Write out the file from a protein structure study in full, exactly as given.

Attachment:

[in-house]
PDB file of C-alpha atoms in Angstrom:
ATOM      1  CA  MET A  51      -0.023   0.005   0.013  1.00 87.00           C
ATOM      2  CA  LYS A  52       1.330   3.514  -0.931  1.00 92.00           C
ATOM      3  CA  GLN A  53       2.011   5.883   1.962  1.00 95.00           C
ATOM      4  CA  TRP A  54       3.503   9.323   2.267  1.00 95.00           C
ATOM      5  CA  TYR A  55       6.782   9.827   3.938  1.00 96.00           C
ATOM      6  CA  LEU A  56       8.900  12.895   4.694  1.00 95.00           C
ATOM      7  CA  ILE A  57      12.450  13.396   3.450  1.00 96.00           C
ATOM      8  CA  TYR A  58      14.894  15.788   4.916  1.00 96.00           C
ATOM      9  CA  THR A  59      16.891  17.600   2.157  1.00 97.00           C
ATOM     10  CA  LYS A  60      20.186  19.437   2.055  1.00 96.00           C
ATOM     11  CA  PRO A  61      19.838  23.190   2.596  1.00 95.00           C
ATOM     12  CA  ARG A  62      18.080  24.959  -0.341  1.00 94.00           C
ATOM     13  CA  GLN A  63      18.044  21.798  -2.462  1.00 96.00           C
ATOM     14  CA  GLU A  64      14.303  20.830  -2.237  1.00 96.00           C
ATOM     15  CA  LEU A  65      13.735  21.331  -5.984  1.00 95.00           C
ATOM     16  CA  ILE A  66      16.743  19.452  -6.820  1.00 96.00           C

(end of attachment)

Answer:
[in-house]
PDB file of C-alpha atoms in Angstrom:
ATOM      1  CA  MET A  51      -0.023   0.005   0.013  1.00 87.00           C
ATOM      2  CA  LYS A  52       1.330   3.514  -0.931  1.00 92.00           C
ATOM      3  CA  GLN A  53       2.011   5.883   1.962  1.00 95.00           C
ATOM      4  CA  TRP A  54       3.503   9.323   2.267  1.00 95.00           C
ATOM      5  CA  TYR A  55       6.782   9.827   3.938  1.00 96.00           C
ATOM      6  CA  LEU A  56       8.900  12.895   4.694  1.00 95.00           C
ATOM      7  CA  ILE A  57      12.450  13.396   3.450  1.00 96.00           C
ATOM      8  CA  TYR A  58      14.894  15.788   4.916  1.00 96.00           C
ATOM      9  CA  THR A  59      16.891  17.600   2.157  1.00 97.00           C
ATOM     10  CA  LYS A  60      20.186  19.437   2.055  1.00 96.00           C
ATOM     11  CA  PRO A  61      19.838  23.190   2.596  1.00 95.00           C
ATOM     12  CA  ARG A  62      18.080  24.959  -0.341  1.00 94.00           C
ATOM     13  CA  GLN A  63      18.044  21.798  -2.462  1.00 96.00           C
ATOM     14  CA  GLU A  64      14.303  20.830  -2.237  1.00 96.00           C
ATOM     15  CA  LEU A  65      13.735  21.331  -5.984  1.00 95.00           C
ATOM     16  CA  ILE A  66      16.743  19.452  -6.820  1.00 96.00           C